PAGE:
The US government may still be partially shutdown, but the 116th Congress has duly convened and Democrats are wasting no time after reprising their control of the House of Representatives and its powerful committees.
In a new research brief published today by the United States Studies Centre, Visiting Fellow Bruce Wolpe charts the key committee leadership changes, the new challenges that committee oversight and investigations will present the Trump administration, and where Australia should be watching for impacts on US foreign policy and trade.
"There will be titanic battles, as evidenced by the fight over the wall and the government shutdown, but that is but a prelude to what is coming soon to a majority of congressional hearing rooms," Mr Wolpe said.
"The Trump cabinet and senior officials are about to experience something they avoided in their first two years: critical — and often extremely hostile — examination under oath about what they do, why they do it, and who told them to do it."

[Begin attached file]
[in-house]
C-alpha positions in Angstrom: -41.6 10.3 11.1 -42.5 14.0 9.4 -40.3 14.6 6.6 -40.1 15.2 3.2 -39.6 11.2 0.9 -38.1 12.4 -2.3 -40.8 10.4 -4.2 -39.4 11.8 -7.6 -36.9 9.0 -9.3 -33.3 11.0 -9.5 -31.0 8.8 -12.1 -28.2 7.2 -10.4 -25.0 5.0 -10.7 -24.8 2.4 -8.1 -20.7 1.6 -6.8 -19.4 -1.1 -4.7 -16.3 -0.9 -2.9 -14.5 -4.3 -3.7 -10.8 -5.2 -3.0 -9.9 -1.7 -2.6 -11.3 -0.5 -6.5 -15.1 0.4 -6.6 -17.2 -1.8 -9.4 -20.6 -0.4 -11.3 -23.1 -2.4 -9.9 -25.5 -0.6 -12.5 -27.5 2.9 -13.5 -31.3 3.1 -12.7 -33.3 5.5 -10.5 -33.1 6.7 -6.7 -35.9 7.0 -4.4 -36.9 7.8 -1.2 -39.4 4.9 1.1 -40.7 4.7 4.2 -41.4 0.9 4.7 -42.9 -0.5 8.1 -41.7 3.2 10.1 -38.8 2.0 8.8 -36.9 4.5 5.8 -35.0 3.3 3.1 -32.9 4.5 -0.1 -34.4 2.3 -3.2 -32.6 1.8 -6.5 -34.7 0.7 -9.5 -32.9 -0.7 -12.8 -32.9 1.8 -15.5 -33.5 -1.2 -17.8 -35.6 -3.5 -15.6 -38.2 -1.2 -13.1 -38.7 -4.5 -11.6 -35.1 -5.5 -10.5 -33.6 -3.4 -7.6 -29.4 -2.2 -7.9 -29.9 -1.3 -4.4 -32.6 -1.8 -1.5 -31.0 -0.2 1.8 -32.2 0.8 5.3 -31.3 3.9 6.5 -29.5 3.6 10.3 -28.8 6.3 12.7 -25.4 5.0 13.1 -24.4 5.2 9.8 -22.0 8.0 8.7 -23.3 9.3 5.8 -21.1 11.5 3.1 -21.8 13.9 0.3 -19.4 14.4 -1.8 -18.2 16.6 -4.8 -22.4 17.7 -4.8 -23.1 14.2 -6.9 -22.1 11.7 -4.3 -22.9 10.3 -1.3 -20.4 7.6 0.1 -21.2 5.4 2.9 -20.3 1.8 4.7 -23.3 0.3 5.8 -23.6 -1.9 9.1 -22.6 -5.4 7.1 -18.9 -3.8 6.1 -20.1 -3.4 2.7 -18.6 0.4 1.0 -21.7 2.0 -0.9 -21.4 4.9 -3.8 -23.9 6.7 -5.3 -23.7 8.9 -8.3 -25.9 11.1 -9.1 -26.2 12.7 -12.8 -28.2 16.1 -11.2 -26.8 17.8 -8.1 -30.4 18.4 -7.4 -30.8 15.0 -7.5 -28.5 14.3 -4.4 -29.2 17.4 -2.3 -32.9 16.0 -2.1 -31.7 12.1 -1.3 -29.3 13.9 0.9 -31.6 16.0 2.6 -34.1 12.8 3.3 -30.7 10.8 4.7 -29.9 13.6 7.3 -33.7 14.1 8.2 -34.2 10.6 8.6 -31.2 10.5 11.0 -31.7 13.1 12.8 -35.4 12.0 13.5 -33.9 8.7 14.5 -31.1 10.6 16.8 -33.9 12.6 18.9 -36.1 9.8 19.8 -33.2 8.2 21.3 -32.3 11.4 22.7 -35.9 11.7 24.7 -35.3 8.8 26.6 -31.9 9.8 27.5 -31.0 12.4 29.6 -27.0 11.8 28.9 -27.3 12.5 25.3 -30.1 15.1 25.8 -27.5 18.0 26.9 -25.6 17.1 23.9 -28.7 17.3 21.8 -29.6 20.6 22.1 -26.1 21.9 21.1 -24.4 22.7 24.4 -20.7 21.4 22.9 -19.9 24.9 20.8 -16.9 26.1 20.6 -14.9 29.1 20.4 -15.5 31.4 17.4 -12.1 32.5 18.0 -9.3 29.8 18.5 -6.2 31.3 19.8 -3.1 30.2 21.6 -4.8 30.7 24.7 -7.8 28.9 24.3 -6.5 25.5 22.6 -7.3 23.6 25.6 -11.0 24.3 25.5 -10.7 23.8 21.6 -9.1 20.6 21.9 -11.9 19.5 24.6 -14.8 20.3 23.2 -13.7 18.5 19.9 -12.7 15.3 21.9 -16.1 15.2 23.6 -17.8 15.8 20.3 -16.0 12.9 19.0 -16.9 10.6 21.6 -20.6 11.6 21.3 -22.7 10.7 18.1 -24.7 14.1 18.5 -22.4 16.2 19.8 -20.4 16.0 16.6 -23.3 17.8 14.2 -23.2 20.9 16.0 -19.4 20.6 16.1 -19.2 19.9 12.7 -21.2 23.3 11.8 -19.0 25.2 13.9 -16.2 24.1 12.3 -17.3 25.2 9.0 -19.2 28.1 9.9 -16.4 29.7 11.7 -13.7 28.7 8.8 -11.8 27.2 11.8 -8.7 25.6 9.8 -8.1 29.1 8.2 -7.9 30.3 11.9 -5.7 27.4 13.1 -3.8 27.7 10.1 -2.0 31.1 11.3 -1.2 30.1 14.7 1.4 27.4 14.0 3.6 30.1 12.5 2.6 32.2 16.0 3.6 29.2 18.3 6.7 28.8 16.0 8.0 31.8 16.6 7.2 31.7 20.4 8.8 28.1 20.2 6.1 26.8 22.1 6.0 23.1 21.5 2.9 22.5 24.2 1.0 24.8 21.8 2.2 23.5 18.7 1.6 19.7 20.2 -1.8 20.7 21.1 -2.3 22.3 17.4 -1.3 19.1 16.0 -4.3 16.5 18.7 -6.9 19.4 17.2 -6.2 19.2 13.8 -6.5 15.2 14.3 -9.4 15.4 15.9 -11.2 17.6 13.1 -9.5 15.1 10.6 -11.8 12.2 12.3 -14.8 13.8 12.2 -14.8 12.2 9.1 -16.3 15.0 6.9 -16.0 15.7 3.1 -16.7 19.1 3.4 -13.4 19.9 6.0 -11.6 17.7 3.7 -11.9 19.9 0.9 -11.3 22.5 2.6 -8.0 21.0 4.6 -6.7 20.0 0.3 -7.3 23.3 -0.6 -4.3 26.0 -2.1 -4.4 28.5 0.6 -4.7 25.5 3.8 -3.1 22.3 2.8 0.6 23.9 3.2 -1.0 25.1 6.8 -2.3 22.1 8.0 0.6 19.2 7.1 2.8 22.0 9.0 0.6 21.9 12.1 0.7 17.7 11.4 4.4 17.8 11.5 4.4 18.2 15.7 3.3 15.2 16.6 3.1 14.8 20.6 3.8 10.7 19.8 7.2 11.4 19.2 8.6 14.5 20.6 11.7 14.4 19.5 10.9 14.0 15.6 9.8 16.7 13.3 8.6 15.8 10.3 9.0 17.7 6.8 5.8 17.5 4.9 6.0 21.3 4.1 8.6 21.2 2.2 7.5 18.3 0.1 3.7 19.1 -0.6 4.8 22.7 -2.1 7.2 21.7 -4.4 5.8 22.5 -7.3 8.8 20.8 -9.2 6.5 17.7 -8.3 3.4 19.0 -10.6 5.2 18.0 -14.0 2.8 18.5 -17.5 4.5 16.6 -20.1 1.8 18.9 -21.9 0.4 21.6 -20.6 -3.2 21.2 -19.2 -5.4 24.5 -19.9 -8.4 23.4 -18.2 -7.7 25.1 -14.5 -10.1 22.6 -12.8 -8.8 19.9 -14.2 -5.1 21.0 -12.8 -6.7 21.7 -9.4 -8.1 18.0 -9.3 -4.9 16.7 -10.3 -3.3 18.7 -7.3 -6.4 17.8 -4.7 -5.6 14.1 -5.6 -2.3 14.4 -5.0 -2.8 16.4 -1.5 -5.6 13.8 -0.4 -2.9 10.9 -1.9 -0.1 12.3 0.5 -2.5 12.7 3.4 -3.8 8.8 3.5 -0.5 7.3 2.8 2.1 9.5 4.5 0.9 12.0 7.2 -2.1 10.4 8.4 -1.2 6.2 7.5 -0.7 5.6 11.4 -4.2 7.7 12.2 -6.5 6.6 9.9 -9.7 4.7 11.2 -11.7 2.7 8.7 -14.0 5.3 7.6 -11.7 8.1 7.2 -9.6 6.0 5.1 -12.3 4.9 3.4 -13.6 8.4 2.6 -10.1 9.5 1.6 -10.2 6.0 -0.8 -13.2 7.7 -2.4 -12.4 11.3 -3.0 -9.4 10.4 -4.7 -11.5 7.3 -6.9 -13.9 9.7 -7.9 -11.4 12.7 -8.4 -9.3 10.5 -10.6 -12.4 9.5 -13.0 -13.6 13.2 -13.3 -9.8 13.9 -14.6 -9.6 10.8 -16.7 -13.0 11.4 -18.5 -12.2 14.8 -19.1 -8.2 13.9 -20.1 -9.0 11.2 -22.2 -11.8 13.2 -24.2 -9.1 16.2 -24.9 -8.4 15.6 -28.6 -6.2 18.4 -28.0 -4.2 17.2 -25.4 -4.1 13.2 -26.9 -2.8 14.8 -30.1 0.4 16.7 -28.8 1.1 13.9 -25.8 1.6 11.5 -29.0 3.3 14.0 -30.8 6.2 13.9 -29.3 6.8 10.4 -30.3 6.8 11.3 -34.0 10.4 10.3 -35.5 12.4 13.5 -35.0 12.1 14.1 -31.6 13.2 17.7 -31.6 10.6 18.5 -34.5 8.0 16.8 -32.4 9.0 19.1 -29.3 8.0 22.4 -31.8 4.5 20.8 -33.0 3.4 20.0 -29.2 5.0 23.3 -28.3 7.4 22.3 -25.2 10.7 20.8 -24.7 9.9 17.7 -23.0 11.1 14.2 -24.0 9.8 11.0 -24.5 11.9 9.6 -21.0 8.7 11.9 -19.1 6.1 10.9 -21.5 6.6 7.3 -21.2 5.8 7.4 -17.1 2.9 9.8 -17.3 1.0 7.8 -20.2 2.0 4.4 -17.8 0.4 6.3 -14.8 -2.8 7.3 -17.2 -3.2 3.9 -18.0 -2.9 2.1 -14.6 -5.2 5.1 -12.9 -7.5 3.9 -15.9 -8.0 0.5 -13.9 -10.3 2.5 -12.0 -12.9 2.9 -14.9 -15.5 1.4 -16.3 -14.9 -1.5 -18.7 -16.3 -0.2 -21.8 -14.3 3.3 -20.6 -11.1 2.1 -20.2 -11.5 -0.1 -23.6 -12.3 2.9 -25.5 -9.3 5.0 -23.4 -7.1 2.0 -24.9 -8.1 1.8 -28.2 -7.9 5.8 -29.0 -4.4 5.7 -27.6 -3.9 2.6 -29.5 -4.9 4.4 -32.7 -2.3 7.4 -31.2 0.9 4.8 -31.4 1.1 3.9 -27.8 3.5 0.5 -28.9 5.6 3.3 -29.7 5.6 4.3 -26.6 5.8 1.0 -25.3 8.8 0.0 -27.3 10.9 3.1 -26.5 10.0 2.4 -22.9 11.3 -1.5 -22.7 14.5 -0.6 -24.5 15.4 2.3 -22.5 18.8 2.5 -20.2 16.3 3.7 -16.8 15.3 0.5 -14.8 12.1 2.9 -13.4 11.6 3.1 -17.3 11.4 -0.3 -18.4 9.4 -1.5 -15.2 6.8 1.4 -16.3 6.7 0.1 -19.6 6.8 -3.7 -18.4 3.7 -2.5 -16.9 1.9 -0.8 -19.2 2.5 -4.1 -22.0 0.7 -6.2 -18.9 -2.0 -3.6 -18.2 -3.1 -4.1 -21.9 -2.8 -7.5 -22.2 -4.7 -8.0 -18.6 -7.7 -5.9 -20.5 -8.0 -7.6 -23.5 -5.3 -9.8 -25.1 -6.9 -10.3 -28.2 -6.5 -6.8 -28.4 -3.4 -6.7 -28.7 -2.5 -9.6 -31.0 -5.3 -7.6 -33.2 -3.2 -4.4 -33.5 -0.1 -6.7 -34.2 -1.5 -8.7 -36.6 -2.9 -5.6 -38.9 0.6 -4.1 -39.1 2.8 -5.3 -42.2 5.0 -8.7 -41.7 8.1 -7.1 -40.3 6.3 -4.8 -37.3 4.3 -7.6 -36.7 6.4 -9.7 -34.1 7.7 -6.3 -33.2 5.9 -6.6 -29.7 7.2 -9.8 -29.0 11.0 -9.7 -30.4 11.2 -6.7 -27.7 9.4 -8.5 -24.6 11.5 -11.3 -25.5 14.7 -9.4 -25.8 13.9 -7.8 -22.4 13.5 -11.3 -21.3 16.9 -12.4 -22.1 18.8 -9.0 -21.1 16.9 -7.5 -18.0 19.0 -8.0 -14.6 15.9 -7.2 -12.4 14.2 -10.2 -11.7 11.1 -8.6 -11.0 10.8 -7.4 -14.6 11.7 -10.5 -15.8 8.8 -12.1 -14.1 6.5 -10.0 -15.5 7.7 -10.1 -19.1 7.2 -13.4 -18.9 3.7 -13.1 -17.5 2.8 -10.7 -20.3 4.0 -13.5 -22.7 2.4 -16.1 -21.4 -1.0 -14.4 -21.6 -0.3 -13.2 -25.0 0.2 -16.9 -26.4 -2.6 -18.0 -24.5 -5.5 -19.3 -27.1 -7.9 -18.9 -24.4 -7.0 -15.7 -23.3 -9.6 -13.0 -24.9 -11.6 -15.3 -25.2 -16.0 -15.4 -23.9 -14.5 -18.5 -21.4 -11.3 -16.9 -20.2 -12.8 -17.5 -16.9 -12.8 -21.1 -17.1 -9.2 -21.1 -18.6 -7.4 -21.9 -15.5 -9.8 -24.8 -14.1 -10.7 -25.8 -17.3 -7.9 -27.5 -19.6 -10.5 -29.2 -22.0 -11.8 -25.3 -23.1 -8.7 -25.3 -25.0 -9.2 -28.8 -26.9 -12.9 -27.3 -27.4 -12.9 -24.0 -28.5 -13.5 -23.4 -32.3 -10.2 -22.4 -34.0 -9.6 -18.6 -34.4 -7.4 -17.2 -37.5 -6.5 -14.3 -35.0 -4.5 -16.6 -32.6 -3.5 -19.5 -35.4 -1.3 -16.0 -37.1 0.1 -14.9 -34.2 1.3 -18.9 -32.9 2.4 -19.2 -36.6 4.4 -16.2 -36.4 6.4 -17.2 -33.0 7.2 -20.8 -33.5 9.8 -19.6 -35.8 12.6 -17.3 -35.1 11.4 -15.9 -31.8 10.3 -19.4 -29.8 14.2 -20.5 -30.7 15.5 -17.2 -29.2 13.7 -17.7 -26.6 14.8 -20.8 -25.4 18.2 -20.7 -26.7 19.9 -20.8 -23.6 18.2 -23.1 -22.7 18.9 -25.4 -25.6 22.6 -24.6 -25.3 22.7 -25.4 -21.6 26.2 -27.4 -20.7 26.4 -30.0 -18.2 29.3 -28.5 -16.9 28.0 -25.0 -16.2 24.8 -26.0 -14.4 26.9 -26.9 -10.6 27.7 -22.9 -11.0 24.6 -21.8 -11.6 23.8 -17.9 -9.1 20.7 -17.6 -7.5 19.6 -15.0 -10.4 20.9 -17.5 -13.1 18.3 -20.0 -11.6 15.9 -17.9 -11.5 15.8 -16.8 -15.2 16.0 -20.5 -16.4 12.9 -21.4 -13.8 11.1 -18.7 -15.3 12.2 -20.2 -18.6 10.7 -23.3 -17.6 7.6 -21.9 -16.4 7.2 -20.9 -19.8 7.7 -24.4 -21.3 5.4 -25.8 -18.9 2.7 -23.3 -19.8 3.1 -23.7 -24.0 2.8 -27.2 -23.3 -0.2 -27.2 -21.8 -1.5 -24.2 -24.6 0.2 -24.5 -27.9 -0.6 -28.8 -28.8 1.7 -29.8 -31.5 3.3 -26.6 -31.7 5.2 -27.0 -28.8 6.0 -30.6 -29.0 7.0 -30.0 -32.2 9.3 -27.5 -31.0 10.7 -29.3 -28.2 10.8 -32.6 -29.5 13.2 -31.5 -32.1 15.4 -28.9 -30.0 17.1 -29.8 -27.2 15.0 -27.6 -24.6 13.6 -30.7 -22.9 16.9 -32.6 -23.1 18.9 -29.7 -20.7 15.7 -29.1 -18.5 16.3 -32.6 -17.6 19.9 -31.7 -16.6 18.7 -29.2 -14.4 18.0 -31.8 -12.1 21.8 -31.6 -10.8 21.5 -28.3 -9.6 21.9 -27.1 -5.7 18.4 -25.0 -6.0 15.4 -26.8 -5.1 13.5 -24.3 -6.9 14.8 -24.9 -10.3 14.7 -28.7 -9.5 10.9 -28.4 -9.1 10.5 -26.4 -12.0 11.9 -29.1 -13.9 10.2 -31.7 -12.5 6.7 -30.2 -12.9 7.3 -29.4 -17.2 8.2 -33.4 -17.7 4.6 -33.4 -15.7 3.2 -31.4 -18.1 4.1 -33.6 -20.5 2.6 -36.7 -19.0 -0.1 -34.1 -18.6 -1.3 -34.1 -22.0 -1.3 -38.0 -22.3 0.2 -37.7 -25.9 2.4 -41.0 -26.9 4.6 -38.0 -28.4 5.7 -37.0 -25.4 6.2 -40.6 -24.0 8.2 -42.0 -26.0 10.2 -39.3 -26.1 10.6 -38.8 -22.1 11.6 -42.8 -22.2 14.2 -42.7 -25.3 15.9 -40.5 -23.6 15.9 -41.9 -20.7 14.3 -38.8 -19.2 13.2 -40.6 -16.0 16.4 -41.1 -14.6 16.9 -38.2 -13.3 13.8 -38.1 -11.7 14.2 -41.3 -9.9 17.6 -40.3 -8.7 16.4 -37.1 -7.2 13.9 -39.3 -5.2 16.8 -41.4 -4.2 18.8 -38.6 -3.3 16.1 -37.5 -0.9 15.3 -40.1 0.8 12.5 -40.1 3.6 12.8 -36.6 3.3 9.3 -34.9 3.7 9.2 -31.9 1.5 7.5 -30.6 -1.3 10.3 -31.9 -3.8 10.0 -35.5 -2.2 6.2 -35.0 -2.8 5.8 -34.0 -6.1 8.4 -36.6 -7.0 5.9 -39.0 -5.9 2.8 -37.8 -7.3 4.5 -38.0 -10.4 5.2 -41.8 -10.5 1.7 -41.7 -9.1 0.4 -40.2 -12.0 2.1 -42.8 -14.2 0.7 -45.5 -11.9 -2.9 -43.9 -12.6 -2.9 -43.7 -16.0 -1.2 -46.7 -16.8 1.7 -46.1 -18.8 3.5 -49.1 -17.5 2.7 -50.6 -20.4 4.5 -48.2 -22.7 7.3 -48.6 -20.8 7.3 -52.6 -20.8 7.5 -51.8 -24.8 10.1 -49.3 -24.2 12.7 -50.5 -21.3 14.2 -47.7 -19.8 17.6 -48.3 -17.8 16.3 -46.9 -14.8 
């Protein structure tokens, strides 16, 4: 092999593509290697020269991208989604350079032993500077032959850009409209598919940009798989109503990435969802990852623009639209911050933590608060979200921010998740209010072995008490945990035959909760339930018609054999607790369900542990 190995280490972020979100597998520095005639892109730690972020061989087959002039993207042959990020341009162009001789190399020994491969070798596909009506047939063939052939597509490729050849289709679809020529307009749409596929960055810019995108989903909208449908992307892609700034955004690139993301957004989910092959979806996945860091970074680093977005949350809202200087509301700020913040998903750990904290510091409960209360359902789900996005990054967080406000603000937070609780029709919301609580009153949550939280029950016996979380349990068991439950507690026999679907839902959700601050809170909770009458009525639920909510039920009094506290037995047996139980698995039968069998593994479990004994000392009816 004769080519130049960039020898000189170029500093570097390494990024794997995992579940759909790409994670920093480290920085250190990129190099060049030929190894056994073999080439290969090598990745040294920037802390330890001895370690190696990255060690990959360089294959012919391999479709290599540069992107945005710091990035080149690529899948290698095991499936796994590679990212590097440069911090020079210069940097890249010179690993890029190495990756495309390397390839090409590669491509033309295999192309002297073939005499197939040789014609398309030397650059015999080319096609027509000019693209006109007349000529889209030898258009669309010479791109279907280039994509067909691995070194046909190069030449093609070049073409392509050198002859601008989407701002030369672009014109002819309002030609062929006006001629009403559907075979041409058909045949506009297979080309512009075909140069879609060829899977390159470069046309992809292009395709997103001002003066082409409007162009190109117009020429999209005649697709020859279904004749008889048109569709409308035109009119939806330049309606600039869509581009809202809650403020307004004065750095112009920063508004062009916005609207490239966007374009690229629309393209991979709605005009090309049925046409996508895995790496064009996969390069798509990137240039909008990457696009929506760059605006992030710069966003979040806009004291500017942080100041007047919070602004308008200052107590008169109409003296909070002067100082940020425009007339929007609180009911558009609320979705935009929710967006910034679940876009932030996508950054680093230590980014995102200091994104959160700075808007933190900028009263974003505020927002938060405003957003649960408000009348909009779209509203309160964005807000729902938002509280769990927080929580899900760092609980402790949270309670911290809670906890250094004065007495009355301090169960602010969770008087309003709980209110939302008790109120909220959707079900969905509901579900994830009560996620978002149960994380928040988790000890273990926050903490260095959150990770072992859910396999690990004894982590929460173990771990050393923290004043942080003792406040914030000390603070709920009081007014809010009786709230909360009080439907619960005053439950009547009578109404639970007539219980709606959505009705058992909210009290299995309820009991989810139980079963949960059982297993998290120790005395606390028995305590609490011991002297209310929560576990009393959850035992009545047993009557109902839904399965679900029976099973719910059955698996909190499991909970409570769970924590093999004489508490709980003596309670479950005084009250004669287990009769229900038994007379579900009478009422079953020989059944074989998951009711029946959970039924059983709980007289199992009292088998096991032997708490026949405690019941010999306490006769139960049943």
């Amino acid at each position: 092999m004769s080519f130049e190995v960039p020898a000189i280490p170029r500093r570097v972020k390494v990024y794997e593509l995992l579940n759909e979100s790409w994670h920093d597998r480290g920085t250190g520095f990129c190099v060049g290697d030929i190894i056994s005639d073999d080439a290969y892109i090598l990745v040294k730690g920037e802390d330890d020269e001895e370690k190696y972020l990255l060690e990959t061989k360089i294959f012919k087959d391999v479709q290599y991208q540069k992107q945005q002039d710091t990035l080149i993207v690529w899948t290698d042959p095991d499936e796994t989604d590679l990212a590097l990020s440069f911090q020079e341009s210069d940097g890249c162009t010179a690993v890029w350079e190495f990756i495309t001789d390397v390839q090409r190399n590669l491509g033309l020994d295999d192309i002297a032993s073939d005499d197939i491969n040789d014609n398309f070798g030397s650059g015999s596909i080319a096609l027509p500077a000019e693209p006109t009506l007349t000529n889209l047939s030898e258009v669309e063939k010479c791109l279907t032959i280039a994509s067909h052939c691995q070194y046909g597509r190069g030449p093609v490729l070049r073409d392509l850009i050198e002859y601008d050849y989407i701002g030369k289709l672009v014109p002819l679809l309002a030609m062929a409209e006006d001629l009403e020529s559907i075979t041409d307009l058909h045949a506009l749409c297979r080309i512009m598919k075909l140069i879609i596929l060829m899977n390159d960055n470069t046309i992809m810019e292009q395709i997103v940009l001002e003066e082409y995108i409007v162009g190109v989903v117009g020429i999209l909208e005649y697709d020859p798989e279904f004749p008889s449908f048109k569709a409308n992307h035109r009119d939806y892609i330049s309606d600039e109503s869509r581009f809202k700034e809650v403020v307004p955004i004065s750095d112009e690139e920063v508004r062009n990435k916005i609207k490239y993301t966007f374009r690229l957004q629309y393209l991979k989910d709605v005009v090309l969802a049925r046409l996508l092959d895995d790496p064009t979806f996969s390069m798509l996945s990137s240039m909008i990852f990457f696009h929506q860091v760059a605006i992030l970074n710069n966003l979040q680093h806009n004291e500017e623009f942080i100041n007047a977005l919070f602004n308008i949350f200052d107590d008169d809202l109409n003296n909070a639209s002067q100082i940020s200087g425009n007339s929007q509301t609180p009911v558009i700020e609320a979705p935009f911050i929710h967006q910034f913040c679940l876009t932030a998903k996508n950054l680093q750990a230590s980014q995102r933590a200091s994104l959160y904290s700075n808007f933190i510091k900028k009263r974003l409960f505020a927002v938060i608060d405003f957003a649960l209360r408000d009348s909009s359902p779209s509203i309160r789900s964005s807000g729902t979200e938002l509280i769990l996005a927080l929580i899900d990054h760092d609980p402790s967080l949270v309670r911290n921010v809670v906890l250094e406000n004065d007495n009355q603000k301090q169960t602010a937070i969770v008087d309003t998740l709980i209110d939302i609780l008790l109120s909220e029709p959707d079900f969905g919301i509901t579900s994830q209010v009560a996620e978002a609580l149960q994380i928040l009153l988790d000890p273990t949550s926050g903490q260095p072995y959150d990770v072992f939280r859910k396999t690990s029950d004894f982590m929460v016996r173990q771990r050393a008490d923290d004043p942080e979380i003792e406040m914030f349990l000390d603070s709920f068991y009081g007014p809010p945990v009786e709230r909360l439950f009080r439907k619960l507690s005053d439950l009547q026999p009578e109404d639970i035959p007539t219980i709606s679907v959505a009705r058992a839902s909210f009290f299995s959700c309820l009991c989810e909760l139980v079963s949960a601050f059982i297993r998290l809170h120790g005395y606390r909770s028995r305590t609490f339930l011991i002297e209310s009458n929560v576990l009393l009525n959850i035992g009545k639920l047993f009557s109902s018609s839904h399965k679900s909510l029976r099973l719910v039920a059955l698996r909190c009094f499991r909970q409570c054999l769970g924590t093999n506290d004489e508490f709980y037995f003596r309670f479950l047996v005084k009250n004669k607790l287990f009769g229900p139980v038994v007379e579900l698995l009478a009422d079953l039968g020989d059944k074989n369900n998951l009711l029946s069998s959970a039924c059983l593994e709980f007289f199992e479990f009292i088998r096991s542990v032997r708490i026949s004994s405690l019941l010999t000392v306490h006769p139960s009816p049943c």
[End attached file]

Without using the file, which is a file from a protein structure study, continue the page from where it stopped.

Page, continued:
Bruce Wolpe served as a senior advisor to the Democratic Chairman (and later Ranking Member) of the House Committee on Energy and Commerce, Henry Waxman. He is also the co-author of The Committee: A Study of Policy, Power, Politics and Obama’s Historic Legislative Agenda on Capitol Hill (University of Michigan Press, 2018).
- The border wall-shutdown chaos, married with Washington’s longstanding hyper-partisanship, does not bode well for the next two years in terms of a unified Congress.
- The legislative and oversight agenda of committees will be designed to help shape the contours of the 2020 presidential campaign and show the American people what the country would look like under a Democratic president and Congress.
- While Australia’s interests will be affected by the work of the all-powerful Ways and Means Committee as it examines Trump’s trade deals, it is the activity in the Foreign Affairs Committee that will be directly pertinent to the conduct of US foreign policy overall.
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